Book: The Hammer by S. M. Stirling and David Drake

Excellent second book in a science-fictional retelling of the Belisarius story

April 7, 2011

S. M. Stirling and David Drake

The Hammer

Baen, 1992

ISBN: 0-671-72105-4

290 pages (main text)

Out of print; as of this writing inexpensive used copies are readily available

The Hammer is the second novel in the series of novels by S. M. Stirling and David Drake called “The General” but probably more often referred to by the name of the main character, Raj Whitehall. (Here is my review of the first of the series; minor spoilers for it follow.) The setting is science-fictional but the series is inspired by the career of the great Byzantine (or Eastern Roman) general Belisarius. It’s worth noting that Mr Drake also wrote a series of novels based somewhat more closely on Belisarius in collaboration with Eric Flint.  (Reviews of them are at: 1, 2, 3, 4, 5, 6.)

The book is set on the planet Bellevue. The planet was originally colonized by space-faring people, but nuclear war reduced everyone to barbarism. By the time the series begins, a few of the civilizations on the planet have re-attained about nineteenth-century technology. The main character, Raj Whitehall, is a soldier in the army of the civilization called the Civil Government and is from a family of minor rural gentry. In the beginning of the first book, he and a friend were exploring the ruined catacombs under the capital city, East Residence. There, a still-functioning artificially intelligent computer chose to reveal itself to them. It did so because it thinks that its guiding Raj’s battles and career is the best chance of restoring civilization to the planet, and perhaps beyond. The religion generally practiced by people in Civil Government areas reveres computers as angels and, while Raj is a practical rather than spiritual sort, he pretty much believes that he is the instrument that an angel has chosen to work through.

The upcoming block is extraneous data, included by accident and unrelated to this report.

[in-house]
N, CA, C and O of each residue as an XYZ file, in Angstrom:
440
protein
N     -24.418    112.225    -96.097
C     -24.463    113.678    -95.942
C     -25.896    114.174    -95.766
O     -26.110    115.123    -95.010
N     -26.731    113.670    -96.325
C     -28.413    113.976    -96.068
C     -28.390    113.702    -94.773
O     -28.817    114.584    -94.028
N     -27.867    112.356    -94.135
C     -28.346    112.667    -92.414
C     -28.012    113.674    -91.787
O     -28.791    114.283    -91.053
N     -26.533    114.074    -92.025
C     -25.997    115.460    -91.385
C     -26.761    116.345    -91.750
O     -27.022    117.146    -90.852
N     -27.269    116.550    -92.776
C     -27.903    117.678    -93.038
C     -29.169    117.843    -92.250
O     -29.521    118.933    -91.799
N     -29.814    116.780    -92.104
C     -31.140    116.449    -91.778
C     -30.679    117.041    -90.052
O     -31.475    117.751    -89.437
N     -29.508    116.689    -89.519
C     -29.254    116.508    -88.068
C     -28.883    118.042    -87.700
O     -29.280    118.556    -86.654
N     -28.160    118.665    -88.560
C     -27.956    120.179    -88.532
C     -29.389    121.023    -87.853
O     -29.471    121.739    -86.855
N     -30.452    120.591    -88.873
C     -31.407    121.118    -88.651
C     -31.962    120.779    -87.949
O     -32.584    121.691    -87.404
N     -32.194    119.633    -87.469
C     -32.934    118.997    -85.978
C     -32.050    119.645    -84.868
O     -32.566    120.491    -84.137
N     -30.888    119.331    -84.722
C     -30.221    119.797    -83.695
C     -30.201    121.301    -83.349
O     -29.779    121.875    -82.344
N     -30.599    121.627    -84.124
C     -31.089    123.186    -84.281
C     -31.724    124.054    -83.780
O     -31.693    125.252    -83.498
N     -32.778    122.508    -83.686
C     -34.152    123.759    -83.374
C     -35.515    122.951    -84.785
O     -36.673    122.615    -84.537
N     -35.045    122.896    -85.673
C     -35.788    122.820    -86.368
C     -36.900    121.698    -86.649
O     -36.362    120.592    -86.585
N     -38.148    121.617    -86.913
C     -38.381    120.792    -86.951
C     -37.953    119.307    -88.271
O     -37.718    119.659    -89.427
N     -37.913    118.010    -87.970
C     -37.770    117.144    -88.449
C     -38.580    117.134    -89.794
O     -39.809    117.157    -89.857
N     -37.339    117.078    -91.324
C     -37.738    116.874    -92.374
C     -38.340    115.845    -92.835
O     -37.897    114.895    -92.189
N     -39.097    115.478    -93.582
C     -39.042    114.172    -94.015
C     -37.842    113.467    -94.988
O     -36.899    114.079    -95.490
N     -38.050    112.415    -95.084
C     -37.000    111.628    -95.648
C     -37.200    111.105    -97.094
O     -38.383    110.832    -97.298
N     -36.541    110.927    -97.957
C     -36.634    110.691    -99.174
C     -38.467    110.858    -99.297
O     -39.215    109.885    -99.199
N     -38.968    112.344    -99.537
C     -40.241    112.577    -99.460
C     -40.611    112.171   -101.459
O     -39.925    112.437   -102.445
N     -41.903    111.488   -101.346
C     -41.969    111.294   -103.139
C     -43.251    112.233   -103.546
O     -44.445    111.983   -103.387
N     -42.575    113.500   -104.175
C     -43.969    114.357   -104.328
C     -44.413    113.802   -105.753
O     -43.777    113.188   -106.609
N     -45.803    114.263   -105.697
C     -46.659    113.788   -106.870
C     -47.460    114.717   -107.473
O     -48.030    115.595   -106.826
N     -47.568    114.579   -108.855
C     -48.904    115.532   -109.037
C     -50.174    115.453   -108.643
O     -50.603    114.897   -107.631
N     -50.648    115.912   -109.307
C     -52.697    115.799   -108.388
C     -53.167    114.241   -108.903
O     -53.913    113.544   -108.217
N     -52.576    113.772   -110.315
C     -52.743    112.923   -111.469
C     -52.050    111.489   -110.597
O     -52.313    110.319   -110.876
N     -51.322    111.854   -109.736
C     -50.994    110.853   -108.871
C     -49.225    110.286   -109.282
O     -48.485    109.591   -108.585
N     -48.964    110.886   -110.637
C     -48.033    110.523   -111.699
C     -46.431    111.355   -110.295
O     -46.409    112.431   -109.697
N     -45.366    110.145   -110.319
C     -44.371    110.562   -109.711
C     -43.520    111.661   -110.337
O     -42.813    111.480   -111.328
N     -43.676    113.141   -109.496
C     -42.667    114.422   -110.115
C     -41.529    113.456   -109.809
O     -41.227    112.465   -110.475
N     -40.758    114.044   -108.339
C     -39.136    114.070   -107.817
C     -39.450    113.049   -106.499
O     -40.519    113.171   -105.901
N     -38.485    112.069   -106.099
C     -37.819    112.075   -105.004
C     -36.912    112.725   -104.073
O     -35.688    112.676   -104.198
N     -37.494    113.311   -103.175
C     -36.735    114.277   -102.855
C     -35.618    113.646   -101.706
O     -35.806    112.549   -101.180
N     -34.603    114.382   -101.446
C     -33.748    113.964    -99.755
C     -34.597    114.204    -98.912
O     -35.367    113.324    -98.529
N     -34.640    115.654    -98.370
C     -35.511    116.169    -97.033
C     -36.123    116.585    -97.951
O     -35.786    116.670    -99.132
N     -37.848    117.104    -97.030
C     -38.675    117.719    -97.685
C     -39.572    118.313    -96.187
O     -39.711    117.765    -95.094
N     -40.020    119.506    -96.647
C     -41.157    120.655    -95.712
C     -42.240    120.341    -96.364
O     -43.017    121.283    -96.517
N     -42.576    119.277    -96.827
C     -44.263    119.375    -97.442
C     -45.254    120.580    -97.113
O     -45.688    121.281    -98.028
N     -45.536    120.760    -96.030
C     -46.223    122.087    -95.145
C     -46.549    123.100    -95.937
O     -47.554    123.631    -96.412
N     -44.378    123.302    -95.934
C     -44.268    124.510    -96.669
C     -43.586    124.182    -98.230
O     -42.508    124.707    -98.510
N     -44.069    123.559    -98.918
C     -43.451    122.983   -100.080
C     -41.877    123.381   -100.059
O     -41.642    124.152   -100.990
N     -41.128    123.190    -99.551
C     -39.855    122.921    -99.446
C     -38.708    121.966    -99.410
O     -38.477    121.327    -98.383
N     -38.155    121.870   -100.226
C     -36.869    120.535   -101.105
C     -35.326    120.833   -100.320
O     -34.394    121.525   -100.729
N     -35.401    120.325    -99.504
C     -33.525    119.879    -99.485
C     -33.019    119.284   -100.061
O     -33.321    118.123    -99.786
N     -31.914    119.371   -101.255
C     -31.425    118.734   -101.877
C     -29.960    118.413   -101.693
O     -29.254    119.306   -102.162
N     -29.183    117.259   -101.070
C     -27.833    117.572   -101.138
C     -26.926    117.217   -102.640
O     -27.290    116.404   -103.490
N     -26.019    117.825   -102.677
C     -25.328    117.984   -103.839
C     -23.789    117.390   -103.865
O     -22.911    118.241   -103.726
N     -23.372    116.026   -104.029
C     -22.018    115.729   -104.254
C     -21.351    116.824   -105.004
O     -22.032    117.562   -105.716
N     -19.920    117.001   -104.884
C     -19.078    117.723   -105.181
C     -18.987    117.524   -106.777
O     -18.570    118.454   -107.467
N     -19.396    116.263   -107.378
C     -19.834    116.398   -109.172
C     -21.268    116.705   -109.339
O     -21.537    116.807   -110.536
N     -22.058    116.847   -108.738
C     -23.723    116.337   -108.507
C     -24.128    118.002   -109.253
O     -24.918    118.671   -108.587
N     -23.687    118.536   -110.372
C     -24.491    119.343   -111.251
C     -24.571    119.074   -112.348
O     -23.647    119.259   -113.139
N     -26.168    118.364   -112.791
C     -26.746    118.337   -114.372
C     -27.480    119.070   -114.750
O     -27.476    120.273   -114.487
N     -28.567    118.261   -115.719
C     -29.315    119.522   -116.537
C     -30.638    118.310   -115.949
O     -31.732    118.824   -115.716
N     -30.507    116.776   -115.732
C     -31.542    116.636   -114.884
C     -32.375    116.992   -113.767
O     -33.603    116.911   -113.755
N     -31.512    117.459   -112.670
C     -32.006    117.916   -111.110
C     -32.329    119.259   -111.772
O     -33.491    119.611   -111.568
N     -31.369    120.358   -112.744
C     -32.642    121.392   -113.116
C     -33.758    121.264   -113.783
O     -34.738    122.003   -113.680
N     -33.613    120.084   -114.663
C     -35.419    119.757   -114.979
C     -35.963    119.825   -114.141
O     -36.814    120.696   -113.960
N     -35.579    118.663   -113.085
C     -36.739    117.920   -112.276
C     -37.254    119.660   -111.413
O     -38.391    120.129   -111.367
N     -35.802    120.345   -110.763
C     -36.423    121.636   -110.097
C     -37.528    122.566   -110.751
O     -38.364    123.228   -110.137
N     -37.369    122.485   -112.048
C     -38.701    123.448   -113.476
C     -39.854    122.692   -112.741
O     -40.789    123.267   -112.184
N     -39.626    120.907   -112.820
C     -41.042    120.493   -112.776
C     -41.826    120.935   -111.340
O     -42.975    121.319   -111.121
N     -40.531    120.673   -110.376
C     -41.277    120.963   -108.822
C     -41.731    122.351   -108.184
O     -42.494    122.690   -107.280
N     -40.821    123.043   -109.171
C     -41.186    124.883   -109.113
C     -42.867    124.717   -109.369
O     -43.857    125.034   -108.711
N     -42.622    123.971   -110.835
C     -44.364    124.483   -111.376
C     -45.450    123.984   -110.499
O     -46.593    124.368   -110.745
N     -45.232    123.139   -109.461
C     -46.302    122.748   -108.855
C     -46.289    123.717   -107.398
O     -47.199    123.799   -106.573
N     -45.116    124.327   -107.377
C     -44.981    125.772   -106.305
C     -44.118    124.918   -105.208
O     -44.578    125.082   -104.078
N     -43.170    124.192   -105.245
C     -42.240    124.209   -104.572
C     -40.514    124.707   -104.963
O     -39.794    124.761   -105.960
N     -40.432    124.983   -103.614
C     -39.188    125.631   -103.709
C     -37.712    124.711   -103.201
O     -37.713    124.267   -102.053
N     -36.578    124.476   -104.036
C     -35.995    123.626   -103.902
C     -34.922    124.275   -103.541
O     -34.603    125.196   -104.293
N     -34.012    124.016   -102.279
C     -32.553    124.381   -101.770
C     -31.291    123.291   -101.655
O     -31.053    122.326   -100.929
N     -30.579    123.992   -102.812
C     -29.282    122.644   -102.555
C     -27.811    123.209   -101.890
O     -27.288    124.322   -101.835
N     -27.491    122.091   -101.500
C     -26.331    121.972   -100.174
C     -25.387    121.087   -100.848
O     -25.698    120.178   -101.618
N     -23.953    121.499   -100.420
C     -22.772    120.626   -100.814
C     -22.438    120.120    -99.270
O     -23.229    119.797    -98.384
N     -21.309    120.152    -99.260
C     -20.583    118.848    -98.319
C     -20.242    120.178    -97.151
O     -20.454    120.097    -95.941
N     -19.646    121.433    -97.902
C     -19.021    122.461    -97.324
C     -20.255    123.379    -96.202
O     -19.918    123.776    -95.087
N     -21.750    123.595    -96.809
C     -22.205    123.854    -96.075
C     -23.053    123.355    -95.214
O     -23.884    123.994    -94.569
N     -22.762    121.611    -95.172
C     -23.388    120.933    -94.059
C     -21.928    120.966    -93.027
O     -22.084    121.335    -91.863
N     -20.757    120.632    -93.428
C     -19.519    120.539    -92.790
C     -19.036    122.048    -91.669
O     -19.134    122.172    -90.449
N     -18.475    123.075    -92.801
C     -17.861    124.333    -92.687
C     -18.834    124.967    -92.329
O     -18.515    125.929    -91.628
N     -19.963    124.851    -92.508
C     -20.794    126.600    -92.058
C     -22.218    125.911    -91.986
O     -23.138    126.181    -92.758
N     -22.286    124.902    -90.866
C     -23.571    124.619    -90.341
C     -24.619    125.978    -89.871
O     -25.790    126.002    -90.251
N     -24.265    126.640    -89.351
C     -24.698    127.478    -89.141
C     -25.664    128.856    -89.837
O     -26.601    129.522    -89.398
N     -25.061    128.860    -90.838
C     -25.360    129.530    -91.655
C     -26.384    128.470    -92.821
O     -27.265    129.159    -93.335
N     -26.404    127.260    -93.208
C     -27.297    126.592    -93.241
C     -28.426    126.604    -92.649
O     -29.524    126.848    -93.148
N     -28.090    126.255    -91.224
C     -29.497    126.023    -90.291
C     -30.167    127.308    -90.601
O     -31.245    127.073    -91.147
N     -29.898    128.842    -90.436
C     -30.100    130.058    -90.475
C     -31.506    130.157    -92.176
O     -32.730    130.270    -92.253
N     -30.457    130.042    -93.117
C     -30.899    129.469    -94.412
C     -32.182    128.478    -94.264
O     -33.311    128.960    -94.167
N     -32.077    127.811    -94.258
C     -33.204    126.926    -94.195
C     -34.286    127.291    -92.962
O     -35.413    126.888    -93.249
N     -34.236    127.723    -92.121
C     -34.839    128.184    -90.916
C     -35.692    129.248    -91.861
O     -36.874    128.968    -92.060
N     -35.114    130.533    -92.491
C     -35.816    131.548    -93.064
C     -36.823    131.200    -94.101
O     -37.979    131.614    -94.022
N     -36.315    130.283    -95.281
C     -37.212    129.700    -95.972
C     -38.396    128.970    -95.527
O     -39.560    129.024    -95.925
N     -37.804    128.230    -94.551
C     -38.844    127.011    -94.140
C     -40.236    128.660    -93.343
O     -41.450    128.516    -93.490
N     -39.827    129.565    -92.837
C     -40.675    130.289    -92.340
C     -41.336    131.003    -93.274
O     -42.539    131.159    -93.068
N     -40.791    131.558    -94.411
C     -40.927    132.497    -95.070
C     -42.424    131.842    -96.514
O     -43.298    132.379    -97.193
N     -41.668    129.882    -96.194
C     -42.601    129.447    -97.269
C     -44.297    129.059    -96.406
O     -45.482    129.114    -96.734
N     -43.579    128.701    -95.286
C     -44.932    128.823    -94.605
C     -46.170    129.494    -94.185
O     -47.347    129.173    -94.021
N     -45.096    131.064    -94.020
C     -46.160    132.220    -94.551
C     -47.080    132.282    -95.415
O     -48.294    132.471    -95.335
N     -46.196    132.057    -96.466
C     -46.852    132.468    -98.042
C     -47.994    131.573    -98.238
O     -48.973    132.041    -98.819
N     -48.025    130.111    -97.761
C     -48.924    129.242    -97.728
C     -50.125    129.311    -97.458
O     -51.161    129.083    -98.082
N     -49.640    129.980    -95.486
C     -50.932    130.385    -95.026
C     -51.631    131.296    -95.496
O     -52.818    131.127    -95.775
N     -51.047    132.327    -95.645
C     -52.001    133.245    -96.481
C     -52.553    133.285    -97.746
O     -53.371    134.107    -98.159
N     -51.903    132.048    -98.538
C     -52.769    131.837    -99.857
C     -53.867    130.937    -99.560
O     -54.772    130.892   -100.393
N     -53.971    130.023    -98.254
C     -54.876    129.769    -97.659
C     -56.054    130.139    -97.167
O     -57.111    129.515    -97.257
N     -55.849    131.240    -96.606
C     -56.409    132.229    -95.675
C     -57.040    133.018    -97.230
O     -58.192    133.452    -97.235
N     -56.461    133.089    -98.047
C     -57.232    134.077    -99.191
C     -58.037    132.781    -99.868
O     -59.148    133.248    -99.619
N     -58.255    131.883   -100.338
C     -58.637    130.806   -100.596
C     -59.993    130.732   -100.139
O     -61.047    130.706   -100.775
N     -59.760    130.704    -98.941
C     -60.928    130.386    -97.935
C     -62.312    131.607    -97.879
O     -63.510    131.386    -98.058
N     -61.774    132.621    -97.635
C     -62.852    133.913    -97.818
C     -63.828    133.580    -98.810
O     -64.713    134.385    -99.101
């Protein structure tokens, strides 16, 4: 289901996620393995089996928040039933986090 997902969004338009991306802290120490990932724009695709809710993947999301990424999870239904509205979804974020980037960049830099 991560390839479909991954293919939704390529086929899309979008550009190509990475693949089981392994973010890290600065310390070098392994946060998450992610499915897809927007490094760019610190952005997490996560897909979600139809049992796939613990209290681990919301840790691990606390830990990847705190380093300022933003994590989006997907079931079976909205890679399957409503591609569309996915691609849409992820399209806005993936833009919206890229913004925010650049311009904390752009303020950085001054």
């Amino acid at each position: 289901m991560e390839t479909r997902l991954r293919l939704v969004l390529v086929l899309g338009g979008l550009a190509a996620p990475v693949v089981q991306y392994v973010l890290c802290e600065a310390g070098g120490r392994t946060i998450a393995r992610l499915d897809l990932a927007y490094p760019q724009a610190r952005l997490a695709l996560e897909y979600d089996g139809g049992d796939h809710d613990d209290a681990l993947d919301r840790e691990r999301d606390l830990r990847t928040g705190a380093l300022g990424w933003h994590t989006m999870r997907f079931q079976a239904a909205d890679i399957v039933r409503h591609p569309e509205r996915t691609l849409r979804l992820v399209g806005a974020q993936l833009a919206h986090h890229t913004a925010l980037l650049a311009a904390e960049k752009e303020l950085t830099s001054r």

In the first book, Raj successfully led a fairly small military operation against a neighboring civilization called the Colony. In this one, he aims to re-take an entire province, the Southern Territories, that was invaded by a barbarian civilization called the Squadron two hundred years earlier.

There’s plenty of excitement, battles, palace intrigue, and there are more than a few memorable characters here. You wouldn’t start the series here, but if you liked the first book, you’ll like this one as well.